Felt, Vol. 2: A Tribute to Lisa Bonet

by Mike Schiller

11 July 2005


There must be a lot of pressure associated with being an independent hip-hop artist these days. Supposedly free from the shackles of bling and booty, the independent rapper is allowed to explore deeper things, via introspection and observances of the world around him. Problem is, sometimes the indie boys just want to rap about money, girls, and fame. Sometimes the indie boys just want to be able to write a song about getting laid without being accused of (cough, hack) “selling out”. It seems as though every time an independent hip-hop artist looks anywhere other than into the gaping void of his own belly button, there are a gaggle of fairweather fans ready to beat his head back down where it “belongs”.

There is a loophole, however: Obsess over an untouchable Hollywood vixen, and all is forgiven. Sage Francis is Natalie Portman’s most public stalker, and Slug and Murs dedicated an entire EP to Ms. Christina Ricci. Now, the latter duo is back, not content to let Ms. Ricci hog all the action when there’s another schoolboy crush to be dealt with: that’s right, it’s the one Cosby that the males could truly fantasize over and not get slapped with an Oedipus complex or end up in jail, one Lisa Bonet.

cover art


Felt, Vol. 2: a Tribute to Lisa Bonet

US: 12 Jul 2005
UK: 18 Jul 2005

Much like the first Felt disc, Felt, Vol. 2: A Tribute to Lisa Bonet has practically nothing to do with the actress in question other than the fact that two pointless tracks are named after her: “Lisa” (which carries the stupidly funny subtitle of “Never Easty on my Nextel”) and “Bonet (Cement Angels)”, which are both just telephone conversations over Ant’s stellar production.

Oh, did I not mention Ant? He’s along for the ride with Slug and Murs this time, doing production on the entire disc. Ms. Bonet’s inspiration seems to have dropped Ant into a pattern of deep grooves inspired by the mid-‘70s to the mid-‘80s (Bonet seems to have this effect on people—see Lenny Kravitz, “It Ain’t Over ‘til it’s Over”). As it turns out, Ant is more consistently enjoyable than either of the MCs here, going effortlessly from a pre-Golden Age hip-hop beat (“Employees of the Year”) to a deep soap opera groove (“Morris Day”) to a Kanye knockoff that ups the speed on the chipmunked soul sample to laughable levels (“Dirty Girl”). Predictably, the Ant highlights are the two tracks that bear his given name, “Early Morning Tony”, a down and dirty piano jam, and “Gangster Ass Anthony”, which switches beats every thirty seconds or so. From the sound of this disc, Ant is ahead of the game even when he’s not even trying; he’s absolutely one of the best in the scene.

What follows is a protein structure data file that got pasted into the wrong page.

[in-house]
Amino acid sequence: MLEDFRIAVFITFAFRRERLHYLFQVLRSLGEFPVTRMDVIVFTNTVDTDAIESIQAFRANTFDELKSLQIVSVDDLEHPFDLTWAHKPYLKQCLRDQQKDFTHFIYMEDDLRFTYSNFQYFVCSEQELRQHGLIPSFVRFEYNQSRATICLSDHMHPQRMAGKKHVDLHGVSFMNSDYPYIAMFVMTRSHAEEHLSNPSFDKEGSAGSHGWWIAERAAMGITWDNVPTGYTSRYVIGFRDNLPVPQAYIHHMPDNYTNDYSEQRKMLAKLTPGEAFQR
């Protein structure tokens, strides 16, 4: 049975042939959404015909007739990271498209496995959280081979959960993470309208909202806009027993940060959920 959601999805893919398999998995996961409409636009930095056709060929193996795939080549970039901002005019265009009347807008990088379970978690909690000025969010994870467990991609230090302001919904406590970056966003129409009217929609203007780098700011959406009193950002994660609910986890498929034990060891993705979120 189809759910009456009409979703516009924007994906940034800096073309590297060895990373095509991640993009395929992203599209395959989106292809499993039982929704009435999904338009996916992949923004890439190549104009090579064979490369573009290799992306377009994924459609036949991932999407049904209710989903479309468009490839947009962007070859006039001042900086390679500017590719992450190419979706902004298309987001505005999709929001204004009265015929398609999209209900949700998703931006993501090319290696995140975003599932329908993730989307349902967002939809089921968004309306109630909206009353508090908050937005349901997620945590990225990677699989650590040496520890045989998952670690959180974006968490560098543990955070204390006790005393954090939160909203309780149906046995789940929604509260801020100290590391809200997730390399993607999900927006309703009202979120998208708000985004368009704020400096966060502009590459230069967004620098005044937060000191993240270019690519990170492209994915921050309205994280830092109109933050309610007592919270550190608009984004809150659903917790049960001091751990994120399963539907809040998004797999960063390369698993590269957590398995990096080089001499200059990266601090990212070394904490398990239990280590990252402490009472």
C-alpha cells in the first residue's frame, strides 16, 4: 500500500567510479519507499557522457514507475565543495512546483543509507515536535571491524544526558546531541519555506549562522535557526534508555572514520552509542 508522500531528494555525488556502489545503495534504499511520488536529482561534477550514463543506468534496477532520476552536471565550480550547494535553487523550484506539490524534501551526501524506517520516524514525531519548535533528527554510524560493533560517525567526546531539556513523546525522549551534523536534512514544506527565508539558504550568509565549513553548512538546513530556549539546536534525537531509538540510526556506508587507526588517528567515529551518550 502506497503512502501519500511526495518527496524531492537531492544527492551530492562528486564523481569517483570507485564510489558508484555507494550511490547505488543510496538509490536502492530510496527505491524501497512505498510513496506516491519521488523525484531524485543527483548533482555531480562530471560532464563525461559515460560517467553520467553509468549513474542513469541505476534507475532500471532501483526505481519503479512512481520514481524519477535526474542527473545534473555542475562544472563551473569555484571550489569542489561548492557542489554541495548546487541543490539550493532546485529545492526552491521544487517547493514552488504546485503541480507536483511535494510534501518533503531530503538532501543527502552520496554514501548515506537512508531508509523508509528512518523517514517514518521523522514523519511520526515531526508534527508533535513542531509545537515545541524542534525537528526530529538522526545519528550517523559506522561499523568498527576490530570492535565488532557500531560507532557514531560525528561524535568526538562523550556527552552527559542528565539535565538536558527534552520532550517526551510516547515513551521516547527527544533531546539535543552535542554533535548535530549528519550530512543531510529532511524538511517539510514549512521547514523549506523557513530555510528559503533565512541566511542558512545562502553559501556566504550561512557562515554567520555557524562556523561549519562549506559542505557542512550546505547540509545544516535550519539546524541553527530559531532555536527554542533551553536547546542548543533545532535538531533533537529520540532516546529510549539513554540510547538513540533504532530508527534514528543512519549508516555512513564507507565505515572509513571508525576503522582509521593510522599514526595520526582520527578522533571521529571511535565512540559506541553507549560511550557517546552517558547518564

Less consistent are Slug and Murs themselves, obviously not taking things too seriously, but never totally sure whether they’re goofing around or trying to be serious. If the entire album was a goof, it would be easier to forgive the frequent lapses into overt misogyny, but an awful lot of this is begging to actually be taken seriously. Lines like “Pussy don’t drive this car, bitch, dick do” and pretty much the entirety of “Breaker Down Like a Shotgun” (which happens to employ an overtly Neptunes-style minimal beat) are just begging to be quoted by high schoolers that just don’t know any better. Slug and Murs can do better than that.

But there I go, foisting my own expectations onto the unwitting dynamic duo.

Happily, the two otherwise generally eschew such damaging clichés in favor of witty wordplay and playful back-and-forth smack talk. “Your Mans and Them” is a fantastic ode to a suitor’s competition on the dancefloor (“Hey dog, say dog, what’s up with your guy? / At the bar, actin’ hard, he’s a magnet for a busted eye”), and “Life Vegas” rides a fantastic new wave backing to lines like “Everyone has a price, everything is for sale / We’re as hot as fuck, but as fun as hell”. It’s a party, and we’re all invited.

So sure, there are missteps, and even an ill-advised venture back into self-degrading emo-rap on “The Biggest Lie”, but mostly, Felt, Vol. 2: A Tribute to Lisa Bonet is a party. Don’t expect it to be particularly smart, to speak to you, or to change your life—you’re bound to be disappointed. If you happen to be a fan of Either half of Atmosphere or Murs, however, and you just want an excuse to hear either of them perform something you haven’t heard yet, Felt, Vol. 2 will do just fine.

Felt, Vol. 2: a Tribute to Lisa Bonet


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